Wonderland art finds new home at IU Southeast

April Rickert, Editor-in-chief

The first 10 of more than 50 paintings that were pledged to IU Southeast by a local couple were installed Nov. 20 in the Paul W. Ogle Cultural & Community Center, with a public opening reception Nov. 24.

The art is part of the James L. Russell Wonderland Way Collection, which are personally collected pieces donated by benefactors Don and Kathy Smith. It features works by artists from a collective known as the Wonderland Way Art Club, which grew out of the art shop Russell, an artist, opened in 1906. Kathy is his granddaughter.

Don and Kathy Smith said they wanted a place where the art could be both well preserved and appreciated by the community.

“There were a number of places we would’ve loved to have had it, but this just fits,” Don said.

“All these artists were from southern Indiana and this has been my home and Don’s home all our lives and we felt that that’s where it should stay, because that where these artists painted,” Kathy said.

Ray Wallace, IU Southeast chancellor expressed his great appreciation for the gift during the panel talk of the opening reception on Nov. 24, which included Don and Kathy Smith and Rob Koenig, IU Southeast Office of Development.

“I’d like to first thank Kathy and Don, for their tremendous generosity and for their dedication to our campus and our community,” Wallace said. “These artists were truly talented and deserve to be recognized and remembered. They captured a piece of what our community was like more than a century ago both in the scenery they depict and the stories they told. And that is something we are honored to be part of here at IU Southeast.”

Jim Miller, professor of music theory composition, brought students from his Music Fundamentals class to the opening reception. He said he had already started to pick out his favorites among the first paintings installed.

“The portraiture work is really incredible, and the landscapes,” Miller said. “My favorite in the collection is actually the sunset with the trees. And then the male portrait—unbelievable. Very, very cool.”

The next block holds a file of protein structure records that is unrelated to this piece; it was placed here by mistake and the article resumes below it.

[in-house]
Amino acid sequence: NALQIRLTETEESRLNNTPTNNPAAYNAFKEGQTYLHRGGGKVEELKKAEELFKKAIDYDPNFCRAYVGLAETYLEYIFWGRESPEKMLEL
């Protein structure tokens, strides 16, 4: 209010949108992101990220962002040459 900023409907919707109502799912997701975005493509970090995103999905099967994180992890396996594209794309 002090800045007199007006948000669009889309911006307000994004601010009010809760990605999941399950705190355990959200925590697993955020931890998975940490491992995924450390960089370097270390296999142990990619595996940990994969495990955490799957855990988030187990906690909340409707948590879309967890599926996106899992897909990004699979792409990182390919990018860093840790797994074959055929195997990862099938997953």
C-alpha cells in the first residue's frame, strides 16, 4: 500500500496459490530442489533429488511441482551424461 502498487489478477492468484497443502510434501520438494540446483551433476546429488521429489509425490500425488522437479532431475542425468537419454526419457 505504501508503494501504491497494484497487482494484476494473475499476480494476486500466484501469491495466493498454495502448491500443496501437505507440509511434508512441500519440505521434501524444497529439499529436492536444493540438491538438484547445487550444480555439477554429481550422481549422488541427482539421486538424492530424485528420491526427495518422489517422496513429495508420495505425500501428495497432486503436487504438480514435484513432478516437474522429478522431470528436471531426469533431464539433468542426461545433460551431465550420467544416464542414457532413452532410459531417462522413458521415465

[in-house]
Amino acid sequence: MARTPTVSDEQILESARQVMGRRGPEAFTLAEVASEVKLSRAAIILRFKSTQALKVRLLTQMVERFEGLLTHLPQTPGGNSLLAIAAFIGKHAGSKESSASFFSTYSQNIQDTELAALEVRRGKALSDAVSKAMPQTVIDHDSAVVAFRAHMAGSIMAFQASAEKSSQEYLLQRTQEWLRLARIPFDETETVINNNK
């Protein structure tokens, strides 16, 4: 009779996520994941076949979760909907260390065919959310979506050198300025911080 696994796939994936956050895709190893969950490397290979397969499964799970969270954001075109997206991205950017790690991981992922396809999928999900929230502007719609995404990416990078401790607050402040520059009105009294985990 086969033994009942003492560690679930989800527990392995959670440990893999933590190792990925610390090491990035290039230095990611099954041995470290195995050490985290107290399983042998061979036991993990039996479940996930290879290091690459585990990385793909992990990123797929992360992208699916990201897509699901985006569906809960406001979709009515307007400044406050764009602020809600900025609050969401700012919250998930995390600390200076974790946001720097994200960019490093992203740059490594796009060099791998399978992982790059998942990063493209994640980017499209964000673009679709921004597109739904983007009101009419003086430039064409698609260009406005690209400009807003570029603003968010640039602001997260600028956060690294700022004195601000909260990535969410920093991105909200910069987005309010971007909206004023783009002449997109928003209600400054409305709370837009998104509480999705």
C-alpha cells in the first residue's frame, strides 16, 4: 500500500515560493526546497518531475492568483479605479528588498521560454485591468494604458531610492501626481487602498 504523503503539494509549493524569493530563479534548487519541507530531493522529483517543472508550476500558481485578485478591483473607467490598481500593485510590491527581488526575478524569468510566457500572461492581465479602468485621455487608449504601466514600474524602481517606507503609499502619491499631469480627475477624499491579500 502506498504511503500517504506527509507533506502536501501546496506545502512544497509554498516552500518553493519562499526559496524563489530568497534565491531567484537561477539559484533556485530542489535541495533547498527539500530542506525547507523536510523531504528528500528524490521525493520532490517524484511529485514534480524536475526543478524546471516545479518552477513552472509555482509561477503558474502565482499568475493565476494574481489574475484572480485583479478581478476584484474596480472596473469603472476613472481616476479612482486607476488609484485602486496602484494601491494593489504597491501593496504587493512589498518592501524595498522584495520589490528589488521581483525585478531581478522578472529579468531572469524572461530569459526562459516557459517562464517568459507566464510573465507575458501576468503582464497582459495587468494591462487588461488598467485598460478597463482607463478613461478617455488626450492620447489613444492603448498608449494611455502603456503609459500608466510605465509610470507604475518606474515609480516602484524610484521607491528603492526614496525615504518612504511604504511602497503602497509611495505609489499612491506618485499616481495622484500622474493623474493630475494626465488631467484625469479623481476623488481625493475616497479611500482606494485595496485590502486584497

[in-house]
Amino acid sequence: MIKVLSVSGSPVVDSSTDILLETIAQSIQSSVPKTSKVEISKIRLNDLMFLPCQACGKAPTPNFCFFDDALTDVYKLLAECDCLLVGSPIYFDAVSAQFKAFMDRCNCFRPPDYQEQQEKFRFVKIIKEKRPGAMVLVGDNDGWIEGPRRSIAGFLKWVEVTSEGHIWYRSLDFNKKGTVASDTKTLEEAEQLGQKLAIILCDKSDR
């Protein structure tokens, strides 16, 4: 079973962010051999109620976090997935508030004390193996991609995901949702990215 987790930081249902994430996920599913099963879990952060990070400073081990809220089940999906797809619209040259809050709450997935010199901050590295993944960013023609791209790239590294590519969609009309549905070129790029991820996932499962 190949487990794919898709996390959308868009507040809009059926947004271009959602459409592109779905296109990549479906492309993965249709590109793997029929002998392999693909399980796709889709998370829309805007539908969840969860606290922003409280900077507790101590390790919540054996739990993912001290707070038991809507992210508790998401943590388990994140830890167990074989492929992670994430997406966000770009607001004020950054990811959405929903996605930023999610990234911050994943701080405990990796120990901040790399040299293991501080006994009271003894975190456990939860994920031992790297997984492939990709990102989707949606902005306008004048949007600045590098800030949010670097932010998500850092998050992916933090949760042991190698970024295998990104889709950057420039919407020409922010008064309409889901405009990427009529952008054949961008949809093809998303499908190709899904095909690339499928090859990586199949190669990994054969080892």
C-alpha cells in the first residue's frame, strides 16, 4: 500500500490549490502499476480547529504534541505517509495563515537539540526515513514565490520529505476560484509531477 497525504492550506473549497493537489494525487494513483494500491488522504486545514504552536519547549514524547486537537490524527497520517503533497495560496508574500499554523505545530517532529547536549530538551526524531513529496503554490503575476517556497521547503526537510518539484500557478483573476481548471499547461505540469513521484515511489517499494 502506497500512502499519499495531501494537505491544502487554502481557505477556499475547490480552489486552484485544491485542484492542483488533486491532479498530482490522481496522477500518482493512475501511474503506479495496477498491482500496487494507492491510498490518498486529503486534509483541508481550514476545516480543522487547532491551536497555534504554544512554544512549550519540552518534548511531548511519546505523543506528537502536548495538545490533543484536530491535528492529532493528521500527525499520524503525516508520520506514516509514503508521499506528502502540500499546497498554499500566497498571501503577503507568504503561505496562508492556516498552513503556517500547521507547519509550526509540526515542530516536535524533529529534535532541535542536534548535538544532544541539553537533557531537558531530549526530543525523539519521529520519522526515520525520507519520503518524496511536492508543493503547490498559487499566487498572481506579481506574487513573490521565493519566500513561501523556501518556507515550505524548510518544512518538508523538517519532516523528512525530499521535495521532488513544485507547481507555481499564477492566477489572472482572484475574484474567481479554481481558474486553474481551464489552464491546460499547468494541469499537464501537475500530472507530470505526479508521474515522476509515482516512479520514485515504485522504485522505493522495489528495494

Don said he and his wife are in the process of selecting the next paintings to be installed. He said his hope was to someday have at least one painting from each of the more than 300 artists who were part of the Wonderland Art Club represented at IU Southeast.

“And we’re just going to keep doing it,” he said. “Hopefully someday we’ll be able to someday create enough interest for the public on this to be able to build a gallery here on campus, a separate building just for this art collection.”

The Smiths said that they are happy to be able to share this art with the greater community, and still feel a strong connection to it.

“We’ll still come visit on a regular basis, we’ll bring people from out of town, we’ll bring family and visit this art,” Don said.

As artists know, it’s hard to know when a piece is finished. With these collectors, the same holds true.

“I love the idea that it’s like you plant a tree, you watch it grow and grow and grow and grow through your whole lifetime,” Don said. “To me that’s more fun than just doing it all in one day and then stopping.”

Wallace said that IU Southeast receiving this art adds cultural meaning not just to the campus, but the surrounding community.

“It means that we are one of the up and coming institutions of higher education that will be recognized not only as supporters of the arts but also as people who will look after the arts,” he said. “This artwork is vitally important to the American art scene. We will be an institution that not only looks after it very carefully but also promotes it so that lots of other people get to see what is just, simply stated, fabulous art.”

For more information and updates, visit https://www.ius.edu/wonderland-way/